Russia’s “gas wars” with Ukraine and Belarus and pointed objections to Europe’s “third energy package,” as well as heated competition to develop rival and commercially dubious “southern” energy transit routes, have re-ignited concerns about pipeline politics across Eurasia. Typically, Western commentators and policymakers regard Russian-backed pipeline projects as tantamount to “steel umbilical chords” of dependence, ripe for commercial and strategic exploitation. Even champions of “resetting” relations with Russia caution against complacency, advocating multiple and transparent Eurasian pipelines to temper coercive inclinations over vulnerable downstream customers across Europe and Asia. Similarly, Russian officials and policy experts who trumpet both a new “business-oriented” foreign policy and “eastern vector” for energy exports complain that the volatile Eurasian energy transit landscape handicaps pragmatic pursuit of energy security to the detriment of Russian suppliers and their international customers alike. Arbitrary shifts in terms of transit for Russian energy, Western suspicions about Russia’s entry into the LNG market, as well as the push to construct the Nabucco gas pipeline – a project that would bypass Russia but that remains mired in controversy over sources of throughput and financing – feed Moscow’s anxiety over antagonistic “politicization” of Caspian energy exports.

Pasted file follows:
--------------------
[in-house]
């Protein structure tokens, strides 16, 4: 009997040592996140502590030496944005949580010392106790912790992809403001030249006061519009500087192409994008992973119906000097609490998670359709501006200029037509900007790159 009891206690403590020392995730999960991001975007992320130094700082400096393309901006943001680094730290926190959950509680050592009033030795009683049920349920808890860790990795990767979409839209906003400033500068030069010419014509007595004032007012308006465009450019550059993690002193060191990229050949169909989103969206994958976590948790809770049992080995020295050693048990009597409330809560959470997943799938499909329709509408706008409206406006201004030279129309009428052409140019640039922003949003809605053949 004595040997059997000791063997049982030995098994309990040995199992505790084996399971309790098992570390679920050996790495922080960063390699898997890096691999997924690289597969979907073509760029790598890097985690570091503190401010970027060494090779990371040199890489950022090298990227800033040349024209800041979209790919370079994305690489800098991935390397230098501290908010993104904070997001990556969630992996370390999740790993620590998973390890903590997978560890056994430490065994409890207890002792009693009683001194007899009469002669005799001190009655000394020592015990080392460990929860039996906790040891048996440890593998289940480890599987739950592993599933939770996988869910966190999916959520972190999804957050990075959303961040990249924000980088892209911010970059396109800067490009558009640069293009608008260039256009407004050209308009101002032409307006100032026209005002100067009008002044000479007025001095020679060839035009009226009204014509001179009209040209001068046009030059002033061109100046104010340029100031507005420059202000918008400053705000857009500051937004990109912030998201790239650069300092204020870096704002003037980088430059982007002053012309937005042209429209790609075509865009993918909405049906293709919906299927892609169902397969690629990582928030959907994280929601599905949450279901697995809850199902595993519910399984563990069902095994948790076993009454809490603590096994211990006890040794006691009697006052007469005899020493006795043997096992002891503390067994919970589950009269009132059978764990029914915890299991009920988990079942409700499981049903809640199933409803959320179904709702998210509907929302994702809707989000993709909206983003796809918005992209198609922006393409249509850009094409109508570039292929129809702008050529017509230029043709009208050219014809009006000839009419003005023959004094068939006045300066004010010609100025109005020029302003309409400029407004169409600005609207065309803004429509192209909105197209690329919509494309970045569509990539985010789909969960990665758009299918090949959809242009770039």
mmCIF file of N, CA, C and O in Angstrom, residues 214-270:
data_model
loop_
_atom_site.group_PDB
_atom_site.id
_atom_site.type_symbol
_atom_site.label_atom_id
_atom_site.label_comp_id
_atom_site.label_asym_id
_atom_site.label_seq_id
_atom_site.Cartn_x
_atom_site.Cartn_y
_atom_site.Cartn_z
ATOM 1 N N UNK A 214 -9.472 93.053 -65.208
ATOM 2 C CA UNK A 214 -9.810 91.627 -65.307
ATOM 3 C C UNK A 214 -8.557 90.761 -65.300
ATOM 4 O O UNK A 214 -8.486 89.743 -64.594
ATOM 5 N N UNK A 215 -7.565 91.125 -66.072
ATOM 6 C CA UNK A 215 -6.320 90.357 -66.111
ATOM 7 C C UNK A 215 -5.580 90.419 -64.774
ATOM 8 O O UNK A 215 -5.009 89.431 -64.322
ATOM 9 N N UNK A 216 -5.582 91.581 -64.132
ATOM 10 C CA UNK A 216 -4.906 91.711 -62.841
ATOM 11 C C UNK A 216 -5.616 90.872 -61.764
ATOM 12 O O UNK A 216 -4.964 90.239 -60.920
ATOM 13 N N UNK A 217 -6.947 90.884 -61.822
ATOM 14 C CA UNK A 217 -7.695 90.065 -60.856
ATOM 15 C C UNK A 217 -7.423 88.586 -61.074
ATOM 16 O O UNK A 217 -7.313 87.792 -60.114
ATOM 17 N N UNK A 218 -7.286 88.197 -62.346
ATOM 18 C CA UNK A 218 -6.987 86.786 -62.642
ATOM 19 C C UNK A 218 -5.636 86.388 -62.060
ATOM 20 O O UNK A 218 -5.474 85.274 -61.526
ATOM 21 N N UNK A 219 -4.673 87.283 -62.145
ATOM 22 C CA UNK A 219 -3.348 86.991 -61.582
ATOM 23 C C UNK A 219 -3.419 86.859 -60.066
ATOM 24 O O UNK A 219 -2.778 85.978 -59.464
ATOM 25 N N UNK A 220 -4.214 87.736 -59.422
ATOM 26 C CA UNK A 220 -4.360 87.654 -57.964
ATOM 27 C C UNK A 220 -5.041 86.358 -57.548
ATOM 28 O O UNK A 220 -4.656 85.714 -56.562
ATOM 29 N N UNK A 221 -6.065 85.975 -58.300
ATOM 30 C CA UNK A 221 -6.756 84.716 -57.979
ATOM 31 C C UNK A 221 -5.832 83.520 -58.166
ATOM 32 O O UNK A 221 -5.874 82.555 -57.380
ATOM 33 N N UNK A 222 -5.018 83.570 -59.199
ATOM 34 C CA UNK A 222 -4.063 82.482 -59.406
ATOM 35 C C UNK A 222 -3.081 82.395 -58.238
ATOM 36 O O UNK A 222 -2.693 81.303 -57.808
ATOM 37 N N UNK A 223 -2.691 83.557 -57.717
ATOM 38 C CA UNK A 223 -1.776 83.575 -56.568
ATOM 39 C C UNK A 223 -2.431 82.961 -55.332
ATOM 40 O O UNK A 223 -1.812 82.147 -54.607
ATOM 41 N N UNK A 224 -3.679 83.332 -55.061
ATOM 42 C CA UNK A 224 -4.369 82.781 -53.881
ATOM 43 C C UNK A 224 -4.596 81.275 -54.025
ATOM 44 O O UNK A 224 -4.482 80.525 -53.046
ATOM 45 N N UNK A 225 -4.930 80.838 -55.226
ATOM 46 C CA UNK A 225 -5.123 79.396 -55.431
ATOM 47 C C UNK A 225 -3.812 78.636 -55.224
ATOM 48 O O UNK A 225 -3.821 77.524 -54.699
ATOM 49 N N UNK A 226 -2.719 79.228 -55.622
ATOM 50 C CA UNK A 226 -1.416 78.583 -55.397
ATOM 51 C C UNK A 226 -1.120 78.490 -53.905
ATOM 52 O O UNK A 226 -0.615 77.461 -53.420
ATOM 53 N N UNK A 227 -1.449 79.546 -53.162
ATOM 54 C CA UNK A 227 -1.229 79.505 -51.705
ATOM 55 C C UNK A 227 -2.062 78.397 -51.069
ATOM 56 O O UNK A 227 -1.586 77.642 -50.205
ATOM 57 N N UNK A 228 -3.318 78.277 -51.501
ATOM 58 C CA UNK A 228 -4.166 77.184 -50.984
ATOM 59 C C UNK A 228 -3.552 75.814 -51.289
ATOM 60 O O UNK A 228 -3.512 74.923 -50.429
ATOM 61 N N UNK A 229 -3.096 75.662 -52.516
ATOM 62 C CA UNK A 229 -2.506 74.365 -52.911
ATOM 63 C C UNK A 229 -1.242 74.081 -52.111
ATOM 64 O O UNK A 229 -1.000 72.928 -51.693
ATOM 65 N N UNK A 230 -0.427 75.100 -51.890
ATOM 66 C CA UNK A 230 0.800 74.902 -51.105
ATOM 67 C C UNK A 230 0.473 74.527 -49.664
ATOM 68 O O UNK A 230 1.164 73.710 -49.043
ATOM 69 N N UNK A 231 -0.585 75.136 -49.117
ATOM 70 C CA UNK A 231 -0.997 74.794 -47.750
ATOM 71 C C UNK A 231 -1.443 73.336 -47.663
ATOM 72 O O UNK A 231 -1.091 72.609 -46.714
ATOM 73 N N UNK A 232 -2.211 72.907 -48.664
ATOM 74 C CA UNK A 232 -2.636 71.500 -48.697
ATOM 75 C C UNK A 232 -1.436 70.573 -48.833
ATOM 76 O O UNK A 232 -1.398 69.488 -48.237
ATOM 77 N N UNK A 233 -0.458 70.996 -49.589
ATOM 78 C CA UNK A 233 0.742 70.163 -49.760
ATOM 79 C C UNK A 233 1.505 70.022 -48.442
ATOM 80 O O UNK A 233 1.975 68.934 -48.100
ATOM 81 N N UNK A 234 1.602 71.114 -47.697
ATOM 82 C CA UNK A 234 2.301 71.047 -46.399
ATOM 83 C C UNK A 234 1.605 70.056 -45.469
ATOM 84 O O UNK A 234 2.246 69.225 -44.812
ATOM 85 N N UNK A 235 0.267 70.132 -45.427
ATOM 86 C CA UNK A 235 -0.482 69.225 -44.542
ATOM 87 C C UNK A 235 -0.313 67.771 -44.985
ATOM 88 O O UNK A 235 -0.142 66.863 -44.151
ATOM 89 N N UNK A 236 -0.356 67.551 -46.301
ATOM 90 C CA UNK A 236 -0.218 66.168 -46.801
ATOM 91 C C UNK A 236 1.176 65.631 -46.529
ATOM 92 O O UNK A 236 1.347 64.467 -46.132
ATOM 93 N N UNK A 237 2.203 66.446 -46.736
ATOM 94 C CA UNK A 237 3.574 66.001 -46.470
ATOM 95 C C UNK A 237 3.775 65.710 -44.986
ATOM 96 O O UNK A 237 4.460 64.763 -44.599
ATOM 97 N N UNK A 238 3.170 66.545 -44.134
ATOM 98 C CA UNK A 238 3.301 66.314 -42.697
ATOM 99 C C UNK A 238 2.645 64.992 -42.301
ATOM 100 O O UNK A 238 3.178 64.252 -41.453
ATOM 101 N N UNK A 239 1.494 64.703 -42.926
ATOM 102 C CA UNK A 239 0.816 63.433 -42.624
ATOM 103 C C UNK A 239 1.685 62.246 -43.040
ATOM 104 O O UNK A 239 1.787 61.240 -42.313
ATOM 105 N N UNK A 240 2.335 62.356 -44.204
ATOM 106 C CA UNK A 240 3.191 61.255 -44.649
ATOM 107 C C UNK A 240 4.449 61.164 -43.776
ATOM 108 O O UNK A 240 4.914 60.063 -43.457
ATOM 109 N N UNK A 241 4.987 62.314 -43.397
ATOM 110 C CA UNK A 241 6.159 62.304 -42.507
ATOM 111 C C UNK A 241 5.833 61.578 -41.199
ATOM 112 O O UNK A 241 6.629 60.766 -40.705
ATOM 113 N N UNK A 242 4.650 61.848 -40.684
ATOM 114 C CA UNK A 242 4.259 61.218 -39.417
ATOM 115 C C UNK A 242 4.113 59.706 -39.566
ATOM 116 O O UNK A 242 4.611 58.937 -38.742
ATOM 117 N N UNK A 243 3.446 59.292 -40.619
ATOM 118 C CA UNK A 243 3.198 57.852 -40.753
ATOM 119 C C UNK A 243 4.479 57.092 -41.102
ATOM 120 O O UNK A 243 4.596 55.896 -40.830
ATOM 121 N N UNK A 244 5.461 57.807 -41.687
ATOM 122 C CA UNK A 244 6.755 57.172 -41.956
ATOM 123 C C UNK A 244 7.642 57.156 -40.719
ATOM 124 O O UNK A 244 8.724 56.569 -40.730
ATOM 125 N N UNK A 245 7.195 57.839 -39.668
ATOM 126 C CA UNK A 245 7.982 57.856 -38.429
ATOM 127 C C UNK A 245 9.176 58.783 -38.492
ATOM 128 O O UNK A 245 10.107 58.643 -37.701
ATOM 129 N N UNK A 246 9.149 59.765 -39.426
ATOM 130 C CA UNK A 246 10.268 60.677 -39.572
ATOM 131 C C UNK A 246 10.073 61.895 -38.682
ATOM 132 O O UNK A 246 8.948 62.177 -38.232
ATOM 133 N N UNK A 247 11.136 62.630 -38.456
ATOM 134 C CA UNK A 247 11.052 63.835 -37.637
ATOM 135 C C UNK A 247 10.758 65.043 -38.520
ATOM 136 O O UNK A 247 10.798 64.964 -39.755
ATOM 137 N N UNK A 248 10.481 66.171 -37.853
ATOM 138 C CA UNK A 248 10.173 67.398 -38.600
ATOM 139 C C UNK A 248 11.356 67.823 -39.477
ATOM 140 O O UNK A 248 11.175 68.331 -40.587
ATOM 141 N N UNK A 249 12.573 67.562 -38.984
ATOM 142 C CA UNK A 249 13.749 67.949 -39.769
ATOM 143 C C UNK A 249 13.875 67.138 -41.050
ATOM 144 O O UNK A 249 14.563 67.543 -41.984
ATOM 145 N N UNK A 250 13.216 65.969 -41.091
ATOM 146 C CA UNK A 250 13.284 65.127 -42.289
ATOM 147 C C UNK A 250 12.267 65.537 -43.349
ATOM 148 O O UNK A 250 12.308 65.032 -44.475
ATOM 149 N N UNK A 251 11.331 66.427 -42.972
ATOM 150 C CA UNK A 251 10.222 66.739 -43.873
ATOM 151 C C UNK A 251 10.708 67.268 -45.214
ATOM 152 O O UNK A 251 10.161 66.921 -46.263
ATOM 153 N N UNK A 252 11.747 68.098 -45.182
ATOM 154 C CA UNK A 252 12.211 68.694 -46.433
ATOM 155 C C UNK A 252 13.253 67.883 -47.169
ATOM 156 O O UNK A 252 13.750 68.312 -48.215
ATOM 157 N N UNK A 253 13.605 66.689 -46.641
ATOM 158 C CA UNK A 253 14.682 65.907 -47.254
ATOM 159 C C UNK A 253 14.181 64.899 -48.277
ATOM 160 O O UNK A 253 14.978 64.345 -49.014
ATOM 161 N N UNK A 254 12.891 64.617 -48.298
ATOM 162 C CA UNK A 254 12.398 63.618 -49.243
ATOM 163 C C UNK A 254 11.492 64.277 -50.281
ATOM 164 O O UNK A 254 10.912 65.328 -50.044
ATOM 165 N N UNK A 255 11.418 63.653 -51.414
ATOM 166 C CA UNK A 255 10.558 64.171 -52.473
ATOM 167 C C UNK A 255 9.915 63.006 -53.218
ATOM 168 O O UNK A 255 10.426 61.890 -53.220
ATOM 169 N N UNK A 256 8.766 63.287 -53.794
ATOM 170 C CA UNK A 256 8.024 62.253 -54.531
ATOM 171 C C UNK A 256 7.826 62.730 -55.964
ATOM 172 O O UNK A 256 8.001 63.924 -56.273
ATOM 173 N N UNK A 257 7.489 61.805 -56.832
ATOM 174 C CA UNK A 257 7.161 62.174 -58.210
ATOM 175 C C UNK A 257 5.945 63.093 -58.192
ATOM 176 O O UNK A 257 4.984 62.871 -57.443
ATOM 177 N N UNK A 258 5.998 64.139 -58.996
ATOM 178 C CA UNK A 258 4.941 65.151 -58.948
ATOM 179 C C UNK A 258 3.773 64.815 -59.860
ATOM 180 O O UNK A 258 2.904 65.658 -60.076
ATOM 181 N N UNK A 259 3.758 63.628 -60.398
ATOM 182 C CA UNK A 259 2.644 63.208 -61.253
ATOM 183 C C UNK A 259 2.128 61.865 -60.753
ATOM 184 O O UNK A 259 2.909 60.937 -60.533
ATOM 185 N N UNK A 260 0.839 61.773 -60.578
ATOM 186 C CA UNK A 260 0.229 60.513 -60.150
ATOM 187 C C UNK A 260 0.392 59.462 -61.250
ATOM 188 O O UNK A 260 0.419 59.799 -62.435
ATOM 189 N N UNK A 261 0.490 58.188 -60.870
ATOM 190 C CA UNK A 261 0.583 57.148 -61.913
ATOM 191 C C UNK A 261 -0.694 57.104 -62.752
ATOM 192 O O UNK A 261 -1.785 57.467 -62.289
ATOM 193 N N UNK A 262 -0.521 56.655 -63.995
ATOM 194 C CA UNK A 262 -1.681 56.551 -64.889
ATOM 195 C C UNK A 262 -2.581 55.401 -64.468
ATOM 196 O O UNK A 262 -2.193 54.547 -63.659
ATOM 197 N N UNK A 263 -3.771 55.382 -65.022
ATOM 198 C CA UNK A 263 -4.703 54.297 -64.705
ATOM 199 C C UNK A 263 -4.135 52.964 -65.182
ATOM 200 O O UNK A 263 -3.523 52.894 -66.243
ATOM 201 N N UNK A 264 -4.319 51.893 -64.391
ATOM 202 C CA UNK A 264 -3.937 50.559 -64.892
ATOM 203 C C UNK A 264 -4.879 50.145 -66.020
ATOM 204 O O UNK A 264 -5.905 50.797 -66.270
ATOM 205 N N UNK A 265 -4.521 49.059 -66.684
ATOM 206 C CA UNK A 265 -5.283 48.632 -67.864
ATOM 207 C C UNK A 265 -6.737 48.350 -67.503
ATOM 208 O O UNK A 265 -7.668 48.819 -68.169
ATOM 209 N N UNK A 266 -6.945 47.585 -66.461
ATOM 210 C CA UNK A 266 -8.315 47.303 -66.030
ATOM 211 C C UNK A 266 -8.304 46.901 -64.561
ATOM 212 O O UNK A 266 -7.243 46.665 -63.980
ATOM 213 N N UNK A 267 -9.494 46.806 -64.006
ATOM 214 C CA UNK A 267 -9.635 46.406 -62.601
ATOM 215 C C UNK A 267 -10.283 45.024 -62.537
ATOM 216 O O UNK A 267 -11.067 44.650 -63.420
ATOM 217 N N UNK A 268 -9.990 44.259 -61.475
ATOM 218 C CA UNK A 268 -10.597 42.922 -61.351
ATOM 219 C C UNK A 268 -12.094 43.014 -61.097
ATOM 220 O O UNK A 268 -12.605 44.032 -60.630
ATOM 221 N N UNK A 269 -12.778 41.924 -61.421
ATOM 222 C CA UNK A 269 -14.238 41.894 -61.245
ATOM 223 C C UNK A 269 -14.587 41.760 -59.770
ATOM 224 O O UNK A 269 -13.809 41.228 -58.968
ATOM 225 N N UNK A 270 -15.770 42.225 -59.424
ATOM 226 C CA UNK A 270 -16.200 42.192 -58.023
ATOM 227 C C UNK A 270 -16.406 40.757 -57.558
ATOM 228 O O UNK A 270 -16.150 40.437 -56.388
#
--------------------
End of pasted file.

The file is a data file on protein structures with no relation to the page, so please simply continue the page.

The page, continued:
The angst surrounding these episodes is symptomatic of broader debate over the strategic dimensions to cross-border Eurasian energy transit in which pipelines are viewed as either instruments of competitive resource nationalism or conduits for strengthening interdependence and regional cooperation. This, in turn, betrays a conventional wisdom that politics and geostrategic posturing trump the economics of pipelines, rendering the “lands between” Russia/Caspian suppliers and markets in Europe and Asia as mere pawns in the global quest for energy security.